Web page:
Yes, if you read through to the end of this article, I guarantee that you will have the remedy to almost every trouble, or the magic pill for nearly every problem, there is!
A recent study was conducted on the major league sports in North America which, to those in the know, is a highly competitive and much coveted arena for sportsmen. I did not know the exact probability statistics, but I could afford a logical guess that it took years and years of training hard to even become a contender, and not end up a pretender. Also, to go with the skill, it probably took the slight bit of luck which involved being in the right place at the right time as also to cash in at the slightest hint of visible opportunities.
Now, this study looked at the stars of today and yore – unlike most media paparazzi (the kind that springs up magically the moment these stars get themselves a celebrity girlfriend!), this team of researchers did not cover stardom and beyond but rather went into the making of the stars, so to speak.
Apparently, if you take ice hockey (which is a religion in itself in Canada and significant parts of the US) as an example: the players put in about 10000 hours on the ice before they made it to the major league level. An independent team delved into other major sports and came up with an equivalent number – nearly 10000 hours of practicing and doing what they did, to get to the level they are at!
What’s the magic of this number?
Is that the number of hours of physical activity one needs to put in to get muscle memory at the sport to get to a level where they become the best (or the cream of the lot) at what they do? Read Malcolm Gladwell’s latest book: “Outliers” to get more insights into this theory.
Someone who read these research findings came across Bill Gates at an event, and without providing any background to the aforementioned sports research, asked him about how many hours of programming he had done? Before I provide Gates’ answer, let me remind you all that the common perception of Bill is that he was a lucky bloke who made it big in life, when he couldn’t make it through high school! Bill Gates’ answer to the programming question was – yes, 10000 hours!
I have not personally confirmed the veracity of these answers; neither do I have the ‘contacts’ to validate these answers with the individuals in question! But, let’s assume for a moment that these answers were indeed true. What is the common theme to these folks – we can see that it took a lot of hard work; not to forget the ability to sustain one’s focus over a significant period of time. All this, just to have the “chance” to be successful. I am, not for a moment, implying we all need to put in 10000 hours each in our own careers, far from it.
If this is what it takes confirmed successes to earn their livelihood, why aren’t we putting up with something for even a fraction of this time before putting our hands up? Can we learn from these folks, who we and our kids regard as idols?
Patience, as a virtue, is fast losing ground in this current day and age, where it is all about instant gratification. I remember, as a kid, seeing an instant noodles ad on television wherein the primary message was that it was “ready to serve” in 2 minutes.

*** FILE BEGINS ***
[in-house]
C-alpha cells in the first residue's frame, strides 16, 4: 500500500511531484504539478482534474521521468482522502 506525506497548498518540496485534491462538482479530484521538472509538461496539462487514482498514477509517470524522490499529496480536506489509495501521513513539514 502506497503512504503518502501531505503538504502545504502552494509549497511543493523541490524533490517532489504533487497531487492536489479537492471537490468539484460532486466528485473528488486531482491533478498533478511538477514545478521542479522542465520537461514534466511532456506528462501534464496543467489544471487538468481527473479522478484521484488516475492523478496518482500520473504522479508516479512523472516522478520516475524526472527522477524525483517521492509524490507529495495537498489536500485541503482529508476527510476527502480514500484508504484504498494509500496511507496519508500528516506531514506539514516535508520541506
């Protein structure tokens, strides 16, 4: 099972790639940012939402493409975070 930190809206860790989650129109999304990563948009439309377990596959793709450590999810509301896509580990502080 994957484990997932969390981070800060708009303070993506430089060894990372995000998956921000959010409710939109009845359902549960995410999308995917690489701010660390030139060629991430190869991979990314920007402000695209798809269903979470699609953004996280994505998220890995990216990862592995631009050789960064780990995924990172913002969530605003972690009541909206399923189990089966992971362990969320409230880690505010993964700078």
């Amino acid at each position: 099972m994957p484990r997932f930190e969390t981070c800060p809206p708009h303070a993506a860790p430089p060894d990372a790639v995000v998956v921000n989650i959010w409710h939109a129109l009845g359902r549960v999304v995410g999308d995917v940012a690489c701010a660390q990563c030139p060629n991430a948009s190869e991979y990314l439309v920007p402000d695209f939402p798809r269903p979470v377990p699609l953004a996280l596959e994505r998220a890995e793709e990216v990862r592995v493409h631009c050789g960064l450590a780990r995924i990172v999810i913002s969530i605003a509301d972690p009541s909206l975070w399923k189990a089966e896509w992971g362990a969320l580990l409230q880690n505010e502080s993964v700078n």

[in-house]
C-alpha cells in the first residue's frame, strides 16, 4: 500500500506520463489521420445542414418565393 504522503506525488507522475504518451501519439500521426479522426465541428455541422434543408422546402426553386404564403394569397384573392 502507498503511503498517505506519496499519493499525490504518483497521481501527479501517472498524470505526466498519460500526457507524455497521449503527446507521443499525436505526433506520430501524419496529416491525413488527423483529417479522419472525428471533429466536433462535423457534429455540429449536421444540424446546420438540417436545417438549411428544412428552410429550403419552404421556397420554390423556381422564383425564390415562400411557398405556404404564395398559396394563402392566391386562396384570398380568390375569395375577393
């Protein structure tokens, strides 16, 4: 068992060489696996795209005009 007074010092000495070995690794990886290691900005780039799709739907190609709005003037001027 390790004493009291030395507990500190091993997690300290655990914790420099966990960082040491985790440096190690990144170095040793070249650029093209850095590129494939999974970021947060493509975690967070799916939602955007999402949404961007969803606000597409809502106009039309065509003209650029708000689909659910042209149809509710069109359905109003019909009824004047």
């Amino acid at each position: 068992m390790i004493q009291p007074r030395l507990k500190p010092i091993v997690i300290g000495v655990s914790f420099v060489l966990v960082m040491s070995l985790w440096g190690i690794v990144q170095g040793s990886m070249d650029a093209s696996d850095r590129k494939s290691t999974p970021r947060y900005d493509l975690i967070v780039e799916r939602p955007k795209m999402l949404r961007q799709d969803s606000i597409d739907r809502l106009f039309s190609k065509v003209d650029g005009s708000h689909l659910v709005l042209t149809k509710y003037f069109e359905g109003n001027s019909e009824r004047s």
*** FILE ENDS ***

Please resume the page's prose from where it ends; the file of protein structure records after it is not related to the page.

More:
Figuratively speaking, are we now expanding this to every single avenue of our life?
Traffic jams are a common and even expected way-of-life in major cities around the world today. Knowing and accepting it as reality is one thing, but being impatient on the road is another. Even driving for a couple of hours each day, assuming 250 such days on the road in a year, one would put in 500 hours of driving each year.
Putting aside that the fact that one is accomplishing the objective of getting to / from the place of livelihood i.e. workplace, it would take a minimum of 20 years of driving at this rate, to rack up the same kind of hours that these professionals do to earn their chops. There might be arguments that these folks earn the high salaries they do, and it’s compensating for their hard work, but that’s beside the point. Also, being in a vehicle on the road isn’t nearly in the same boat as these professionals, as far as effort involved is concerned.
We should consider ourselves blessed for what we have, without having to go through the same rigor day in and day out for 15 consecutive years or more (which is what it takes the sportsmen to make a mark) and the sacrifices that go with it.
I am just asking for everyone to exhibit that extra bit of patience in the time that one spends on the road.
To not come across as patronizing, I end this with a confession: I was probably the most impatient person I once ever knew, but I consciously worked on it. Coming back to our behavior on the streets, please take a moment (yes, just a moment!) to reflect on the profound and long lasting effects. I hope everyone can see that our message to the next generation, when we love teaching by example, isn’t coming out as its intended to be. I just took the example of street behavior to illustrate my point of impatience profoundly increasing, but this is just as applicable to each and every aspect of our lives.
If only we could all live by this quote: ”Patience is bitter, but the fruits of it are sweet”, the world will be that much better a place, and we would all have done our bit to make it so!
Image Credit: Perantau Sepi Lodge